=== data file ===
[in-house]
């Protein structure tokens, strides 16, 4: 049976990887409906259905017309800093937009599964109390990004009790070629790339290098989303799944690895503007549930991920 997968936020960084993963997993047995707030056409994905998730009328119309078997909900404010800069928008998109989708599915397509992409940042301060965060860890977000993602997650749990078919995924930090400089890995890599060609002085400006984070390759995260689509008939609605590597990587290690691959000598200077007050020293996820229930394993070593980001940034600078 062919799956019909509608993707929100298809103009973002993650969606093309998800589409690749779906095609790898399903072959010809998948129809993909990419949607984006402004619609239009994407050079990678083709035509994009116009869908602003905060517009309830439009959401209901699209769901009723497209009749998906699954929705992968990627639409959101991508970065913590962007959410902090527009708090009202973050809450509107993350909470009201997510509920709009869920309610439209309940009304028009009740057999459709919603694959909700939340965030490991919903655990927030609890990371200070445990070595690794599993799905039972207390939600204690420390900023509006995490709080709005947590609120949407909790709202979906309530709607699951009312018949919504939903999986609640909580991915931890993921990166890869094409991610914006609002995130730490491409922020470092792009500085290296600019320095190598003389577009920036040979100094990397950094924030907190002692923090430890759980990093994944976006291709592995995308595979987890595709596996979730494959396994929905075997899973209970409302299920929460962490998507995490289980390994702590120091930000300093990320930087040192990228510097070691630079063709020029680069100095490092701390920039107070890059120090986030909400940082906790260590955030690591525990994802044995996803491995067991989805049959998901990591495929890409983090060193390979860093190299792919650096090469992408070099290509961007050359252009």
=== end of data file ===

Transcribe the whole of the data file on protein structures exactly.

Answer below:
[in-house]
């Protein structure tokens, strides 16, 4: 049976990887409906259905017309800093937009599964109390990004009790070629790339290098989303799944690895503007549930991920 997968936020960084993963997993047995707030056409994905998730009328119309078997909900404010800069928008998109989708599915397509992409940042301060965060860890977000993602997650749990078919995924930090400089890995890599060609002085400006984070390759995260689509008939609605590597990587290690691959000598200077007050020293996820229930394993070593980001940034600078 062919799956019909509608993707929100298809103009973002993650969606093309998800589409690749779906095609790898399903072959010809998948129809993909990419949607984006402004619609239009994407050079990678083709035509994009116009869908602003905060517009309830439009959401209901699209769901009723497209009749998906699954929705992968990627639409959101991508970065913590962007959410902090527009708090009202973050809450509107993350909470009201997510509920709009869920309610439209309940009304028009009740057999459709919603694959909700939340965030490991919903655990927030609890990371200070445990070595690794599993799905039972207390939600204690420390900023509006995490709080709005947590609120949407909790709202979906309530709607699951009312018949919504939903999986609640909580991915931890993921990166890869094409991610914006609002995130730490491409922020470092792009500085290296600019320095190598003389577009920036040979100094990397950094924030907190002692923090430890759980990093994944976006291709592995995308595979987890595709596996979730494959396994929905075997899973209970409302299920929460962490998507995490289980390994702590120091930000300093990320930087040192990228510097070691630079063709020029680069100095490092701390920039107070890059120090986030909400940082906790260590955030690591525990994802044995996803491995067991989805049959998901990591495929890409983090060193390979860093190299792919650096090469992408070099290509961007050359252009």